While politicians are being told that putting a tax on carbon pollution will be the most effective course, they would most likely welcome an excuse to avoid higher taxes or negative regional employment effects.

Some are counting on the Environmental Protection Agency (EPA) which has moved to define carbon dioxide emissions as a form of pollution. The EPA already has wide ranging powers to regulate pollution and a reputation for aggressive action to clean up dirty industries even to the extent of enforcing plant closures and employment losses.

The fear of EPA action alone may be enough to encourage some businesses, including power generators, to more effectively control their emissions without additional legislative incentives or penalties.

At the same time, a long history of invention and technical innovation motivated by profits from a large domestic market should encourage ways of stemming the flow of emissions. Since this is the way in which the US economy has worked successfully for over 150 years, there is no reason to believe it will fail to respond similarly to a modern need. Neither motor vehicles for the masses nor the iPad needed a cap and trade system to supplant the pre-existing technology.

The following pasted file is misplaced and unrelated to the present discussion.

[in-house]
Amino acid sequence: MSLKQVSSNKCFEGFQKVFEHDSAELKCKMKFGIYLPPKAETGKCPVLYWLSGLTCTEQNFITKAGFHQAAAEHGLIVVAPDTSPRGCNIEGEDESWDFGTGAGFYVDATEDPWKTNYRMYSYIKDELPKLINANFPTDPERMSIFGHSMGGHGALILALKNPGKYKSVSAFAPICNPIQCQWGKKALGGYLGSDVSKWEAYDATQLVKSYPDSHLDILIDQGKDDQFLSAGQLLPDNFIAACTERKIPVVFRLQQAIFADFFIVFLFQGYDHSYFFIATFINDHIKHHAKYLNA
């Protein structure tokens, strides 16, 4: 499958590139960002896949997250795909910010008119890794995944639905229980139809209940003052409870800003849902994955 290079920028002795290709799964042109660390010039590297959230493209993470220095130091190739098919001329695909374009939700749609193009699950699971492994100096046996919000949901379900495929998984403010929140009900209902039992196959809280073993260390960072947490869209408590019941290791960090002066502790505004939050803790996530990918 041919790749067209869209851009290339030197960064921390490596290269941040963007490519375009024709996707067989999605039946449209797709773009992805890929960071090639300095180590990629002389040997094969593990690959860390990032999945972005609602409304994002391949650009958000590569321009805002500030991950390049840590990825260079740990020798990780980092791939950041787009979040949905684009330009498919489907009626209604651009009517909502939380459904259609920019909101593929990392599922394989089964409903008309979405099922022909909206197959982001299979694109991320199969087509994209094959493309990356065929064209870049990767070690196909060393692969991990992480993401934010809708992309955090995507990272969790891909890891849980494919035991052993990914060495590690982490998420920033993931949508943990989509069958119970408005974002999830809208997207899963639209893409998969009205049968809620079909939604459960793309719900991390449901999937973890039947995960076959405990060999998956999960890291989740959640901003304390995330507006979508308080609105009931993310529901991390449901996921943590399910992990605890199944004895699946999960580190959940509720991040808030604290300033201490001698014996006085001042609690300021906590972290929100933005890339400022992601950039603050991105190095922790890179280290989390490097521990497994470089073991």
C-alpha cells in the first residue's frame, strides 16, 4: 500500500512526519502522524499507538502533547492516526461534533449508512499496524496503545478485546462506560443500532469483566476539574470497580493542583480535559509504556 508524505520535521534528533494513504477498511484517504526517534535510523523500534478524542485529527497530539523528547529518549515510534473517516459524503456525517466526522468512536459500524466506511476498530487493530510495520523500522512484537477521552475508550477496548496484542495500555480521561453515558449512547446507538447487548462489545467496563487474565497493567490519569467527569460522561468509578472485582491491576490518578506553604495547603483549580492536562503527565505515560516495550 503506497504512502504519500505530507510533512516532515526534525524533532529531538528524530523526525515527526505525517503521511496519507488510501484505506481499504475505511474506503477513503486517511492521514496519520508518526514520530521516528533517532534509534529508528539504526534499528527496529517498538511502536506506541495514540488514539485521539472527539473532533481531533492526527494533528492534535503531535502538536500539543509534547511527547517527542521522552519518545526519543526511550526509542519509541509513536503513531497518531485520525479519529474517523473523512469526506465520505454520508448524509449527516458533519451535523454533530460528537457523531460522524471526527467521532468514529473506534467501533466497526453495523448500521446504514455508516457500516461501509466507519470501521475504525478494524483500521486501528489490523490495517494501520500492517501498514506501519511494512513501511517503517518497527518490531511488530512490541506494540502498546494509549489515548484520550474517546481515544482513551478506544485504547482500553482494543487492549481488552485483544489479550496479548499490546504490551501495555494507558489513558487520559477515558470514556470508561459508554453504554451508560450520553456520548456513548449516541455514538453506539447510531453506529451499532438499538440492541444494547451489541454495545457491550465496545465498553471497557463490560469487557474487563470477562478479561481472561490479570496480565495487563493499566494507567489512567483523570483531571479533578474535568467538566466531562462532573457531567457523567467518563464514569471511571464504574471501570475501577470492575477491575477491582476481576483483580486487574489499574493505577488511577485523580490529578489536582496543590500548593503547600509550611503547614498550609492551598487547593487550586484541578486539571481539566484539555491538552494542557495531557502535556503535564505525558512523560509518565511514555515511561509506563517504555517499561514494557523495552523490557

People pursuing ideas based on profit, personal creative urges or simply good intentions can easily confound economists' modeling abilities. Measuring reactions to relative price movements is hard enough but the combination of innovation, fear and the desire to simply do good by protecting the environment is hard, if not impossible, to quantify in an economic model where there is little or no history of those factors working in combination under the same circumstances before.

It is possible that the variables with the greatest influence on carbon emissions will differ in the USA and a smaller economy such as that of Australia. The modeling is simply not good enough to know.

The nature of the U.S. economy might be sufficiently different that Australia's policy stance may need to differ from that of the USA if Australia's targeted result is to be achieved.
 
One of the arguments against Australia taking legislative action to raise the cost of carbon emissions has been the need to wait for other countries, such as the USA, to take stronger action to avoid incurring a self inflicted competitive disadvantage.

Since Australia has committed to reduce its emissions by 5% from 2000 levels and was running at 10% above its 2000 levels in 2011, according to the EIA, it is already falling well behind the US effort.

This widening difference in emissions outcomes raises a complex policy dilemma for Australia. What if existing policies and institutions in the USA elicit emission gains just big enough to continually alleviate the pressure for more substantial legislative changes? That will leave other countries, including Australia, to either customise policies to meet their own circumstances or abandon pursuit of lower emissions.